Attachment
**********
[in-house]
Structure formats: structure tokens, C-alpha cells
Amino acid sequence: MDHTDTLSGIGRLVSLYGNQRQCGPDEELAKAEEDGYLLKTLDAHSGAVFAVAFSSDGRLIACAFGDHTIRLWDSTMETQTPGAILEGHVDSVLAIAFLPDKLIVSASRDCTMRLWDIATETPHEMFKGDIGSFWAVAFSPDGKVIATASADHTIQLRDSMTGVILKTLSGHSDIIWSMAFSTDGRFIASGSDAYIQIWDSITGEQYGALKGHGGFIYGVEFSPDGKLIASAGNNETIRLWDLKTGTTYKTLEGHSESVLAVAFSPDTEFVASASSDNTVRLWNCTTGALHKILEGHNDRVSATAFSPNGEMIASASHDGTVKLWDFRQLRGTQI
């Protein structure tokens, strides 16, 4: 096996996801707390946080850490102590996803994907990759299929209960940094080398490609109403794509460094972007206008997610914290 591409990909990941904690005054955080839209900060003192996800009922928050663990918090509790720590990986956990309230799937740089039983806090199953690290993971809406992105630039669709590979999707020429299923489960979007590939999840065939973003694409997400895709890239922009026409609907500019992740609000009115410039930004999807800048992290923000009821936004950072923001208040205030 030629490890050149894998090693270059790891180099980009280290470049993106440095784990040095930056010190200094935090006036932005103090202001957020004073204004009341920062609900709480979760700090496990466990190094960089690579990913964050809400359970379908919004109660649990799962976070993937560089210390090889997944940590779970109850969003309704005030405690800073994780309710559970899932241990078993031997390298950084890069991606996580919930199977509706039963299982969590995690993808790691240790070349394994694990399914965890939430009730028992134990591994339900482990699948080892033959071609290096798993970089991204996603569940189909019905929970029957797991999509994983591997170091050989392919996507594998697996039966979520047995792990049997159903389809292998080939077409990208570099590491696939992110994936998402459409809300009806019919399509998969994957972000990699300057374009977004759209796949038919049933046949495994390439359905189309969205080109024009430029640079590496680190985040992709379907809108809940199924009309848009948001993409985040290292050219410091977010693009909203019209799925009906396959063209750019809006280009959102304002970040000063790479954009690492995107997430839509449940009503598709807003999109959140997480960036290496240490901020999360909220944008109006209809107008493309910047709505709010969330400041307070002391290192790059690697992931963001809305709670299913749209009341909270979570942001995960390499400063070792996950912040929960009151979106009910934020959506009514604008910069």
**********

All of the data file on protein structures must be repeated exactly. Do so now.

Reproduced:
[in-house]
Structure formats: structure tokens, C-alpha cells
Amino acid sequence: MDHTDTLSGIGRLVSLYGNQRQCGPDEELAKAEEDGYLLKTLDAHSGAVFAVAFSSDGRLIACAFGDHTIRLWDSTMETQTPGAILEGHVDSVLAIAFLPDKLIVSASRDCTMRLWDIATETPHEMFKGDIGSFWAVAFSPDGKVIATASADHTIQLRDSMTGVILKTLSGHSDIIWSMAFSTDGRFIASGSDAYIQIWDSITGEQYGALKGHGGFIYGVEFSPDGKLIASAGNNETIRLWDLKTGTTYKTLEGHSESVLAVAFSPDTEFVASASSDNTVRLWNCTTGALHKILEGHNDRVSATAFSPNGEMIASASHDGTVKLWDFRQLRGTQI
């Protein structure tokens, strides 16, 4: 096996996801707390946080850490102590996803994907990759299929209960940094080398490609109403794509460094972007206008997610914290 591409990909990941904690005054955080839209900060003192996800009922928050663990918090509790720590990986956990309230799937740089039983806090199953690290993971809406992105630039669709590979999707020429299923489960979007590939999840065939973003694409997400895709890239922009026409609907500019992740609000009115410039930004999807800048992290923000009821936004950072923001208040205030 030629490890050149894998090693270059790891180099980009280290470049993106440095784990040095930056010190200094935090006036932005103090202001957020004073204004009341920062609900709480979760700090496990466990190094960089690579990913964050809400359970379908919004109660649990799962976070993937560089210390090889997944940590779970109850969003309704005030405690800073994780309710559970899932241990078993031997390298950084890069991606996580919930199977509706039963299982969590995690993808790691240790070349394994694990399914965890939430009730028992134990591994339900482990699948080892033959071609290096798993970089991204996603569940189909019905929970029957797991999509994983591997170091050989392919996507594998697996039966979520047995792990049997159903389809292998080939077409990208570099590491696939992110994936998402459409809300009806019919399509998969994957972000990699300057374009977004759209796949038919049933046949495994390439359905189309969205080109024009430029640079590496680190985040992709379907809108809940199924009309848009948001993409985040290292050219410091977010693009909203019209799925009906396959063209750019809006280009959102304002970040000063790479954009690492995107997430839509449940009503598709807003999109959140997480960036290496240490901020999360909220944008109006209809107008493309910047709505709010969330400041307070002391290192790059690697992931963001809305709670299913749209009341909270979570942001995960390499400063070792996950912040929960009151979106009910934020959506009514604008910069």